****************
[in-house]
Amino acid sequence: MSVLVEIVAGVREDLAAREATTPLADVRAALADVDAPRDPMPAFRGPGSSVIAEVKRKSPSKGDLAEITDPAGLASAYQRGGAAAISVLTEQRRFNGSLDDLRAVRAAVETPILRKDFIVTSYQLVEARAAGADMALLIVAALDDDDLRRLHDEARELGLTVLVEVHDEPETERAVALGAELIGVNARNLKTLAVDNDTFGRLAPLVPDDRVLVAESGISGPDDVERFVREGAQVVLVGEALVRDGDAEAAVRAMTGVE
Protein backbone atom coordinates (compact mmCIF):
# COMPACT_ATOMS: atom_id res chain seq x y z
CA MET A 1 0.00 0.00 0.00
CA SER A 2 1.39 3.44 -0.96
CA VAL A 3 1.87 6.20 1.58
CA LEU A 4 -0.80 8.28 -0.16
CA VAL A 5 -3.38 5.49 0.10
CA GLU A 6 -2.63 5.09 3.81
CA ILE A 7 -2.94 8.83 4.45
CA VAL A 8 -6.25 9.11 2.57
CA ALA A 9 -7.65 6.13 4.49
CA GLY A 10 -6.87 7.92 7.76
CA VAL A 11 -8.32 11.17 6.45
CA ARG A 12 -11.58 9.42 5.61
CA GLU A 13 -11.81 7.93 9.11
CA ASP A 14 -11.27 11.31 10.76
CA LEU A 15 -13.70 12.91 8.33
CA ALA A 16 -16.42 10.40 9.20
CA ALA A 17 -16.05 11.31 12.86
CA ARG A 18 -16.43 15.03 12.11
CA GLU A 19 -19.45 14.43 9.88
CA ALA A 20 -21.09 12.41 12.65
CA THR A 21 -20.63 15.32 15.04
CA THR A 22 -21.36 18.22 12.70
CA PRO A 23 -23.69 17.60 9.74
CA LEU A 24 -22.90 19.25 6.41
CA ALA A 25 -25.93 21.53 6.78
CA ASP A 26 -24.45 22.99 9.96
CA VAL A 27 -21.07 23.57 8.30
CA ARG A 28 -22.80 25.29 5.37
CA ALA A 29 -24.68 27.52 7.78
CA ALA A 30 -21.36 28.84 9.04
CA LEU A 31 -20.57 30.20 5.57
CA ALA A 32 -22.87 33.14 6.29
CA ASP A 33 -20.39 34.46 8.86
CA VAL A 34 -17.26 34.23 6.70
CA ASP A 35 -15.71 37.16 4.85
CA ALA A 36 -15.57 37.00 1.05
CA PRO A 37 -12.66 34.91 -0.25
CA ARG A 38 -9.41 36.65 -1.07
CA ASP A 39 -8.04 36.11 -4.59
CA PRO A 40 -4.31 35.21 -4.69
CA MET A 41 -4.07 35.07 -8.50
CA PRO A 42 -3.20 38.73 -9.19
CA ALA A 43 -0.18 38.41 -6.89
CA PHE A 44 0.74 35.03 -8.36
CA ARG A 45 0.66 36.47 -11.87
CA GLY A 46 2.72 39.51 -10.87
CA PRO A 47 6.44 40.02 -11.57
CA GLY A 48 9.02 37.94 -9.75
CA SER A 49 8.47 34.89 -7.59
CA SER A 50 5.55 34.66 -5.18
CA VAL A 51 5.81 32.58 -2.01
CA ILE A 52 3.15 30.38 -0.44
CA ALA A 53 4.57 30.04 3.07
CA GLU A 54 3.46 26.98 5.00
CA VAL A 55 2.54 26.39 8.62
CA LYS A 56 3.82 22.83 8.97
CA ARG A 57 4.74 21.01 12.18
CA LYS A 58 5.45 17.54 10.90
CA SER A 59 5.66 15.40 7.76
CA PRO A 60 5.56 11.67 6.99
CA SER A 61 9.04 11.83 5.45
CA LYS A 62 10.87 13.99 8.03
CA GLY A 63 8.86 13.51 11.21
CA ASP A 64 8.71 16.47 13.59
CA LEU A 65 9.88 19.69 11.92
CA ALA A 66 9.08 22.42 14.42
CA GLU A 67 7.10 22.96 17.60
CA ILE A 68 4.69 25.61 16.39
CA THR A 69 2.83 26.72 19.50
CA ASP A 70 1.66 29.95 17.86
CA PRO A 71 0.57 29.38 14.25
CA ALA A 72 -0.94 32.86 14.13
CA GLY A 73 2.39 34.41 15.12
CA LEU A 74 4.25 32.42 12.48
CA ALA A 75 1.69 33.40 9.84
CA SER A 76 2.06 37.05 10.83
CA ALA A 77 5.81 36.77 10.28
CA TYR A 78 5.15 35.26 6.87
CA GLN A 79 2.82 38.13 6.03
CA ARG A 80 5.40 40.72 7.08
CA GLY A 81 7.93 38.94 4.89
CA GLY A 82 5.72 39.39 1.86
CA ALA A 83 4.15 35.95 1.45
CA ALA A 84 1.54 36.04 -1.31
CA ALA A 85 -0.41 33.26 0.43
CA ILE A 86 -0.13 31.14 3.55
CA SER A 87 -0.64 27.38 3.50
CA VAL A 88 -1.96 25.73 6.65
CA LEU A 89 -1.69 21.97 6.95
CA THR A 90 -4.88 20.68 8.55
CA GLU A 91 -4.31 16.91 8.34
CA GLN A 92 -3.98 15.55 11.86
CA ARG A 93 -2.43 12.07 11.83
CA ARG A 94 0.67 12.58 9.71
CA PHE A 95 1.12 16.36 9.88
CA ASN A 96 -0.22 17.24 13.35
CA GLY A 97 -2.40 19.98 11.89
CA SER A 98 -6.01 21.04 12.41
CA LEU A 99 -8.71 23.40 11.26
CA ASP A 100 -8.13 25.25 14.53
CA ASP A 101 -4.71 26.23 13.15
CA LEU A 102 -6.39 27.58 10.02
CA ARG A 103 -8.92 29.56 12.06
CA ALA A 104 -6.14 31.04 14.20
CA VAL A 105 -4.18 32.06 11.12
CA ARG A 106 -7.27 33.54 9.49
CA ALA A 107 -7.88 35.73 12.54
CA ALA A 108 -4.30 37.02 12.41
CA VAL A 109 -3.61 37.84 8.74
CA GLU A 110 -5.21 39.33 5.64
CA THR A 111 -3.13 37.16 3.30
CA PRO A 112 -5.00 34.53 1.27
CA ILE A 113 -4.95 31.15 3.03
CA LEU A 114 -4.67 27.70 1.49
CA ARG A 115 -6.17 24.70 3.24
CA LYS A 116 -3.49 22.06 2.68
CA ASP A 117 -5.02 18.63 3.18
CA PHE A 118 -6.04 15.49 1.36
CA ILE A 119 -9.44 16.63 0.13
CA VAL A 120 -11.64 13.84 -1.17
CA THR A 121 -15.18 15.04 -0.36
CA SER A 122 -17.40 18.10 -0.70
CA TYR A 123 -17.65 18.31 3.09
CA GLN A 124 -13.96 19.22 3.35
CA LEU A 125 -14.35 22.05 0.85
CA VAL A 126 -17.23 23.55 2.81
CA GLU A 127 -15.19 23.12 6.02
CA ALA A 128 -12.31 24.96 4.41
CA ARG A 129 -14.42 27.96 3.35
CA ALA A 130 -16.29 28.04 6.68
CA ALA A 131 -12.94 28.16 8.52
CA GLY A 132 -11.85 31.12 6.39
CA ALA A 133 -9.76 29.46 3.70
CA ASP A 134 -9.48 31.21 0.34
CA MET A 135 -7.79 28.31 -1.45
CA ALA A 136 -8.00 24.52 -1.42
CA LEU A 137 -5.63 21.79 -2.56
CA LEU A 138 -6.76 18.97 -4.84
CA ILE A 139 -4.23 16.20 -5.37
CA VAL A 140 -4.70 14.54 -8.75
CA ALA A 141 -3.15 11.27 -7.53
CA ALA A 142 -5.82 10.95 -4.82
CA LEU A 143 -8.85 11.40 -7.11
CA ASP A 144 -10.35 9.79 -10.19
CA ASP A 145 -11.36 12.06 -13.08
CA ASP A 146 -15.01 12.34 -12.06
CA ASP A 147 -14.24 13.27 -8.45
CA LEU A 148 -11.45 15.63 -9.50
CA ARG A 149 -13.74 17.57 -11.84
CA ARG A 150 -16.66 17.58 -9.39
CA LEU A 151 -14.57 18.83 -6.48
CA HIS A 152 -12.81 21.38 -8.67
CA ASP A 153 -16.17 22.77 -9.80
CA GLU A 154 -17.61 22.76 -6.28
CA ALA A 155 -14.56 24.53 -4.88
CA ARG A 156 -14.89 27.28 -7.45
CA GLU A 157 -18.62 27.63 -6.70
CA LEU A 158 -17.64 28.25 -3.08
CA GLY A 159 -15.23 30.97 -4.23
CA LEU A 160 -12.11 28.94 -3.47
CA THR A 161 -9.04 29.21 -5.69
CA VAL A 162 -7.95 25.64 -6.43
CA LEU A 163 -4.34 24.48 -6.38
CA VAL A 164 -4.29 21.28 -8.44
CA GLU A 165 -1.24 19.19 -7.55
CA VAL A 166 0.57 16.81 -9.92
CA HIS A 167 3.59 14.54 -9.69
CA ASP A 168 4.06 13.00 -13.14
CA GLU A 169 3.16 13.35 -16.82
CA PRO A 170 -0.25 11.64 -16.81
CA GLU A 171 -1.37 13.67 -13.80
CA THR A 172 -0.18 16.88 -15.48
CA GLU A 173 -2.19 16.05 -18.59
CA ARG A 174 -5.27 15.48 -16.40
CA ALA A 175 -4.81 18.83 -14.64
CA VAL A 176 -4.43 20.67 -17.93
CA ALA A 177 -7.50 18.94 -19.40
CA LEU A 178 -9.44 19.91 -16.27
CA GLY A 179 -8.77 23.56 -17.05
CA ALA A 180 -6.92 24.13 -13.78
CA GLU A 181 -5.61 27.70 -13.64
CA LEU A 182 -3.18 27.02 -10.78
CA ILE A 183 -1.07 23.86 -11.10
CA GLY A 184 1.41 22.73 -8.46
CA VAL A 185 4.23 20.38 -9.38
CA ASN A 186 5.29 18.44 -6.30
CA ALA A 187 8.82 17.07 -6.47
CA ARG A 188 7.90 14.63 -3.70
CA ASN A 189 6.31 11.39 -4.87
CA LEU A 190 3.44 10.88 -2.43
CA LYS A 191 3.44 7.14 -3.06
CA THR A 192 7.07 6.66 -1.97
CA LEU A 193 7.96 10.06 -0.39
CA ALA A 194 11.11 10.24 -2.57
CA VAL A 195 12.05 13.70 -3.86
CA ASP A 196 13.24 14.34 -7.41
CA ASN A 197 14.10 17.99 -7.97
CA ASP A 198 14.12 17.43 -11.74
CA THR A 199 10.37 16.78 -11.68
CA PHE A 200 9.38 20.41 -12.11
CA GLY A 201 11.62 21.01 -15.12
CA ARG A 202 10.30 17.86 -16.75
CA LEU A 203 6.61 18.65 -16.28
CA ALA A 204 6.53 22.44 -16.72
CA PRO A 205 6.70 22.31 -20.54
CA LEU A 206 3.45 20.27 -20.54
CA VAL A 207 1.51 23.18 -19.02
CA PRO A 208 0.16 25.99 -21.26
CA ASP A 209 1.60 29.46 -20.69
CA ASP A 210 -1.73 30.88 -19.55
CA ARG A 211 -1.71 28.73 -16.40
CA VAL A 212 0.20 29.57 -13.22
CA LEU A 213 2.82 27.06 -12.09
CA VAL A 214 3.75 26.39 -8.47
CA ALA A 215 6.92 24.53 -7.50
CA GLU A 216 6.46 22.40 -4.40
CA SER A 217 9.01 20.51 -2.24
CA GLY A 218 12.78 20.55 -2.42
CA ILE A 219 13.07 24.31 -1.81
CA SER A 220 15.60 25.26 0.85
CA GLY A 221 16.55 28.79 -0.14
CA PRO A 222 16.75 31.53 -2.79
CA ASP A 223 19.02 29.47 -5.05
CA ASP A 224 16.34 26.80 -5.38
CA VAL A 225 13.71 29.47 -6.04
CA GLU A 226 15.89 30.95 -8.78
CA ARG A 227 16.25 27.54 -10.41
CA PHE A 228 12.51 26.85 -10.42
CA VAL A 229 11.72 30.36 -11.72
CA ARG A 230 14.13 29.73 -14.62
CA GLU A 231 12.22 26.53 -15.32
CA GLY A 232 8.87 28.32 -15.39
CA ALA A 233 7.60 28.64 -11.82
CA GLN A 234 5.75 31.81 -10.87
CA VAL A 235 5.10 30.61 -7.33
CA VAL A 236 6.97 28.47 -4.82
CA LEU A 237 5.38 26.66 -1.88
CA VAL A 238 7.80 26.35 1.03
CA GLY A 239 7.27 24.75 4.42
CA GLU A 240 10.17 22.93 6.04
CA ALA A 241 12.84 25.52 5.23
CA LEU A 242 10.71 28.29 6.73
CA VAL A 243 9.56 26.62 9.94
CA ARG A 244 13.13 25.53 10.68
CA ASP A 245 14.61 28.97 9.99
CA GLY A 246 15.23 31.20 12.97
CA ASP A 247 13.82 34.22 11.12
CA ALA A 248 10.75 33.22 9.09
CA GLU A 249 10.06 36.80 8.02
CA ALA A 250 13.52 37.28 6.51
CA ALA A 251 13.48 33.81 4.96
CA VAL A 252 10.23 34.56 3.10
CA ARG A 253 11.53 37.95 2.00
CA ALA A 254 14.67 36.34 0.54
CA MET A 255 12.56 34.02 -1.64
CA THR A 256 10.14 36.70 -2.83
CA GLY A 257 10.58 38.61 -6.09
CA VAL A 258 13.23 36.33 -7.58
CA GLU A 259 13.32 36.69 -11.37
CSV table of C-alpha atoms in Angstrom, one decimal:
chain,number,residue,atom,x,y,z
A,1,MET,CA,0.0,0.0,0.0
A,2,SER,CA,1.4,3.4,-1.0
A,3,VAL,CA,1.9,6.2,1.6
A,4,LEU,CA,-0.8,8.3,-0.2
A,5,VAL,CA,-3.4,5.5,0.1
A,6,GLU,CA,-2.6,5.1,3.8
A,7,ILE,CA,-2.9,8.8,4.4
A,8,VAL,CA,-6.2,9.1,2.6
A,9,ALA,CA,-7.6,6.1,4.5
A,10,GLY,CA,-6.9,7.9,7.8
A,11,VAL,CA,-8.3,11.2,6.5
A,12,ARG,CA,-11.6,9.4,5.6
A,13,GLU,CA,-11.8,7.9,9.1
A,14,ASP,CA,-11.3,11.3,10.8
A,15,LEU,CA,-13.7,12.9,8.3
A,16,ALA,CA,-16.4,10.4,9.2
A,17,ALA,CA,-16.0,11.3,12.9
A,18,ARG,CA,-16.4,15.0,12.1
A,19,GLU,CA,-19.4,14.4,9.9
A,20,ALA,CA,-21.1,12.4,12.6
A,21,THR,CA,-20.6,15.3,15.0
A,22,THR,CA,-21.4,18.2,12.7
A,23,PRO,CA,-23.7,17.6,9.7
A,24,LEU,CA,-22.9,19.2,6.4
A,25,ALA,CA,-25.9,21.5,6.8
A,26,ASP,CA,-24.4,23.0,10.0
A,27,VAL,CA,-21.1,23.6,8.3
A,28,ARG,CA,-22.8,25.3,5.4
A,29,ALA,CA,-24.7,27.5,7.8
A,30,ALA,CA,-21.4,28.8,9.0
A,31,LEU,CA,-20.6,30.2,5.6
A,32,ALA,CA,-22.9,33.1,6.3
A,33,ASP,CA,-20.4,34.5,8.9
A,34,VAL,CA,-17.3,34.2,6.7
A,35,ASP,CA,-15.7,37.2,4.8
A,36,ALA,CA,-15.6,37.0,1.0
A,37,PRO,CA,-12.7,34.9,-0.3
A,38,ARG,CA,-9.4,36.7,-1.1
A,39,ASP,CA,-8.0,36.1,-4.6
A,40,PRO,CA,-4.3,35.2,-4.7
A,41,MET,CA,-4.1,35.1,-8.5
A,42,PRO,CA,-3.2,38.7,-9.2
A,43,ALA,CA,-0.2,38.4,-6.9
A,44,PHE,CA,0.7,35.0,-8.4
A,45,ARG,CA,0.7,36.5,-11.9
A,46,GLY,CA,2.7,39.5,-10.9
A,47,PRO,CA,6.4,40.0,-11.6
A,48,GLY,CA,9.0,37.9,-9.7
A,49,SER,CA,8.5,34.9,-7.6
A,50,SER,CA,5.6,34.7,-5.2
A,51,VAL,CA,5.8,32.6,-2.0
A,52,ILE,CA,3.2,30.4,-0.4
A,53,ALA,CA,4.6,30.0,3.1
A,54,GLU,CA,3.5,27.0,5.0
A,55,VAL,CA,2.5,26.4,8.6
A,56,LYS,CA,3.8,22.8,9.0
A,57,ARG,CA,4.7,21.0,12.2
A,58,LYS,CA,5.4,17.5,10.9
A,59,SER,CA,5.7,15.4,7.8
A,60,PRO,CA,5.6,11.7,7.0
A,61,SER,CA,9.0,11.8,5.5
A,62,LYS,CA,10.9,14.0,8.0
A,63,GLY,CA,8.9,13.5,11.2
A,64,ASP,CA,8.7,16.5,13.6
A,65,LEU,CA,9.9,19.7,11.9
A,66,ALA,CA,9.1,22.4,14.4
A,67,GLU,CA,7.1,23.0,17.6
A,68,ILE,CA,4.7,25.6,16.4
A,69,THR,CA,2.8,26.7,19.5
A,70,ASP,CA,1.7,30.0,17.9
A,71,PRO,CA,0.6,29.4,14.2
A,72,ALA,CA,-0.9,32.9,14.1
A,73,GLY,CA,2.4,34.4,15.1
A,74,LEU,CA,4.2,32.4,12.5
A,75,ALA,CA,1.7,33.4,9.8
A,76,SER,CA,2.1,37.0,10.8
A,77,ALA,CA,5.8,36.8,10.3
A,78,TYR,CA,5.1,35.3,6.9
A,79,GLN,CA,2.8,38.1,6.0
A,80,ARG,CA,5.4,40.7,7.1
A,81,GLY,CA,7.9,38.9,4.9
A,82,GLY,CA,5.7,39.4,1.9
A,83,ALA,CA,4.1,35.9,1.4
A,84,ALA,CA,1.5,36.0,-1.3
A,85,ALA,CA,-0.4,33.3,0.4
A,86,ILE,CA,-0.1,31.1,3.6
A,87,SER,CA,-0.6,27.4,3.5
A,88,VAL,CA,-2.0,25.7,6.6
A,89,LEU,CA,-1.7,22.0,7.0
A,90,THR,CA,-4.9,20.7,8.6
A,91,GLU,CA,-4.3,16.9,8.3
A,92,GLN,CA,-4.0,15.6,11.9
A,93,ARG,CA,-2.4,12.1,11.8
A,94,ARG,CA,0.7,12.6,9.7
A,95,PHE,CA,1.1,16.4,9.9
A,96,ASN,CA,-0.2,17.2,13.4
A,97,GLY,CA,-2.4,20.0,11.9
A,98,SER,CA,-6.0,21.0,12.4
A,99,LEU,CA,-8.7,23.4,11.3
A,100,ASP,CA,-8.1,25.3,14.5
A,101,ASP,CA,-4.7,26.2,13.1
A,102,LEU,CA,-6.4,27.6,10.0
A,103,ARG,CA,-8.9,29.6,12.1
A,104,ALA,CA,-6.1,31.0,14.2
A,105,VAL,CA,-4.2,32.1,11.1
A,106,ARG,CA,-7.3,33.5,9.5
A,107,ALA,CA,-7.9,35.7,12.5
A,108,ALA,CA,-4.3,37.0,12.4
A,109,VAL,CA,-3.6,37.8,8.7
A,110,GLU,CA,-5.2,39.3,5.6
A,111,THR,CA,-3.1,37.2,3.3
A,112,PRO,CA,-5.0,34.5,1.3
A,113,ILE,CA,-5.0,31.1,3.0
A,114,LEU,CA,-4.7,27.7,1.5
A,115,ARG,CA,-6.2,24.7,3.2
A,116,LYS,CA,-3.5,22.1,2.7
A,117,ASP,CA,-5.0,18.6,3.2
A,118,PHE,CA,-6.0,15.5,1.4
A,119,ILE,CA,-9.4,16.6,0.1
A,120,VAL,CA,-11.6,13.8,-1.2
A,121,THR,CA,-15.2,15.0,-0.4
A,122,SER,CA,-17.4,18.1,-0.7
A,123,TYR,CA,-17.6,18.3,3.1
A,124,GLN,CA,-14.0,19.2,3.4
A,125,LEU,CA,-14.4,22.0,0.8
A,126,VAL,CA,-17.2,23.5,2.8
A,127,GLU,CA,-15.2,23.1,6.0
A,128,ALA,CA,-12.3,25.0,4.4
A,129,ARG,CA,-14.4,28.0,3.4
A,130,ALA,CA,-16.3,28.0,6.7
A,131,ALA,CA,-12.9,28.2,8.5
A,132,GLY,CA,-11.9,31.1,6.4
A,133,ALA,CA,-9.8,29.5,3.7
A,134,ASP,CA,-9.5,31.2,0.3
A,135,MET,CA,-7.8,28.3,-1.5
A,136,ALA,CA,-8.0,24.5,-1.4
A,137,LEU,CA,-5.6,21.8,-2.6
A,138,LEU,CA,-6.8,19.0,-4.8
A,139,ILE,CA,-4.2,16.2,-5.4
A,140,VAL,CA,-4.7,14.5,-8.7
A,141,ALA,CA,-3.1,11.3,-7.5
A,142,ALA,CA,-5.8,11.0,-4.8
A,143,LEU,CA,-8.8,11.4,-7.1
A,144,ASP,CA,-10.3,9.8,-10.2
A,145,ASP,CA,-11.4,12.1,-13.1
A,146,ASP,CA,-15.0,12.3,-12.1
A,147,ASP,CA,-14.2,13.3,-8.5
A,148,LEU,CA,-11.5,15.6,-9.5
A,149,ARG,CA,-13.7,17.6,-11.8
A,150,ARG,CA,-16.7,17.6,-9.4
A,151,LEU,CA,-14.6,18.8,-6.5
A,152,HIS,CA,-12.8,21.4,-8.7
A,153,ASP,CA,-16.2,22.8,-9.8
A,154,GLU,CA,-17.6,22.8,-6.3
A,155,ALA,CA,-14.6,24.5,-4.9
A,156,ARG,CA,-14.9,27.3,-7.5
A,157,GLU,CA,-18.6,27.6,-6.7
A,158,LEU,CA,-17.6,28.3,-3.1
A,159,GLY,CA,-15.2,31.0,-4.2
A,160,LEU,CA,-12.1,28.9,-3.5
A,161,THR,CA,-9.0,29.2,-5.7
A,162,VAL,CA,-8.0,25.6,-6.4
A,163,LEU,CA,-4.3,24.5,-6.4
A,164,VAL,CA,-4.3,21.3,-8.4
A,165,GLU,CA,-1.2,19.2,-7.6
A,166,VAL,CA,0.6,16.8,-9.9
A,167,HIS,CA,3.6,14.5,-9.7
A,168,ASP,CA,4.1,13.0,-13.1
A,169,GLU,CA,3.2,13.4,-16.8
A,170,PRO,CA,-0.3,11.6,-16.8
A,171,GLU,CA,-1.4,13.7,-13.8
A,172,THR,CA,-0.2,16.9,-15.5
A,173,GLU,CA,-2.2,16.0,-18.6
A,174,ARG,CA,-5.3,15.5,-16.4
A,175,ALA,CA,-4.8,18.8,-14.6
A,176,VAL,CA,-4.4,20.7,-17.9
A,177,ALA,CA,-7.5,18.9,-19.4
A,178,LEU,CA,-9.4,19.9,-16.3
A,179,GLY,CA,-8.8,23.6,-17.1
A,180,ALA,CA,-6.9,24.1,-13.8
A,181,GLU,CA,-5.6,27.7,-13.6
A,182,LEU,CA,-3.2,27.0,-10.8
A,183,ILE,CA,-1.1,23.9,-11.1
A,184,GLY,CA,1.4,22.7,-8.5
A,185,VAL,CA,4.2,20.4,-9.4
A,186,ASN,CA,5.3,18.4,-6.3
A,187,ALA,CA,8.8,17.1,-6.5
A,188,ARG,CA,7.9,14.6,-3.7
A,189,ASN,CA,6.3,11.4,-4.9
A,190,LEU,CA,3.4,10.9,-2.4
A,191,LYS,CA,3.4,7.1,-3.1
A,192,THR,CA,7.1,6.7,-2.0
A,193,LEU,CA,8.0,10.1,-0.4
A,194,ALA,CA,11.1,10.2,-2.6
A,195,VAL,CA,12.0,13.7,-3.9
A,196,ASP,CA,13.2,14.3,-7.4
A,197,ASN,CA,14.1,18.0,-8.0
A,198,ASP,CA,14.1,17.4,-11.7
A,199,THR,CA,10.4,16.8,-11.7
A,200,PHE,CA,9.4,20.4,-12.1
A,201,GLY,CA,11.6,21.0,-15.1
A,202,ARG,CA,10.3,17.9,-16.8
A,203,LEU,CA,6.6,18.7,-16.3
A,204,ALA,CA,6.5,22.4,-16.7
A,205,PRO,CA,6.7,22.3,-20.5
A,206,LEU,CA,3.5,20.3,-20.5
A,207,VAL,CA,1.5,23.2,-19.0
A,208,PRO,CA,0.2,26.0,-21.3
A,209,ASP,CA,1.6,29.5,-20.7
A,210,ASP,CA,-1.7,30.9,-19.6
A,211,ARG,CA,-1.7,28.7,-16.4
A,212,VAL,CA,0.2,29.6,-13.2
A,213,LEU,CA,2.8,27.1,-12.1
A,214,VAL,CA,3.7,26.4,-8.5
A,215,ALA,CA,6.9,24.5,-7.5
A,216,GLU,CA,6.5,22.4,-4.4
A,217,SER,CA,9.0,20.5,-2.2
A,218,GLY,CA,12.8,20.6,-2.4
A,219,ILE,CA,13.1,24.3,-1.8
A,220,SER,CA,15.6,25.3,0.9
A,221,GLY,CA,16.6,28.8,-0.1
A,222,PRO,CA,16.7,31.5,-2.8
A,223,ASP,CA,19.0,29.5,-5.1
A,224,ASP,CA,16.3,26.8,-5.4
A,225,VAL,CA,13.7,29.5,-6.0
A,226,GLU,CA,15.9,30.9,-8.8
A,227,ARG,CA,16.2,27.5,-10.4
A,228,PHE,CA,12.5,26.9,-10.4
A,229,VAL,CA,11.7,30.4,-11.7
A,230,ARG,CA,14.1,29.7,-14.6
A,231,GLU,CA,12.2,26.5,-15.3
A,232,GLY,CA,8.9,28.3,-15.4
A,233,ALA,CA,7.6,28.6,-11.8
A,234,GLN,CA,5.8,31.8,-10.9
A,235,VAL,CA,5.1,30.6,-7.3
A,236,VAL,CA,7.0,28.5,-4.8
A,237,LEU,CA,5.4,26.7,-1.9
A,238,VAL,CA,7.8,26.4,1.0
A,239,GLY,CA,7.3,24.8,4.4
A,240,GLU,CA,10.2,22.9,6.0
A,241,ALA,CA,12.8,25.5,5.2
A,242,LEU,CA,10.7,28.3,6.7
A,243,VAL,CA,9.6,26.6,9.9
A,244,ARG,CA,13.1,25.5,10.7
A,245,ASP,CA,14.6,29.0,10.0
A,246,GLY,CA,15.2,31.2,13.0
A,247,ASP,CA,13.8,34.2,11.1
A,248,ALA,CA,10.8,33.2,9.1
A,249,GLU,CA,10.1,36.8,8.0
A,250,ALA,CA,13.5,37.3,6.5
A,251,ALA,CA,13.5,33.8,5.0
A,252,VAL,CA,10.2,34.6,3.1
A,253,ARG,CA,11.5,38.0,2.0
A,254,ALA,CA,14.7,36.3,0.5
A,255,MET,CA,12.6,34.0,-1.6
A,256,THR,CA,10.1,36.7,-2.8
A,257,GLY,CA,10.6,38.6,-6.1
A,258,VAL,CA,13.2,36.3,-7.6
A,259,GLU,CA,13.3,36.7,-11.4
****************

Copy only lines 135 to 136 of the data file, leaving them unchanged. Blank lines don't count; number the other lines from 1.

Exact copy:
CA ALA A 131 -12.94 28.16 8.52
CA GLY A 132 -11.85 31.12 6.39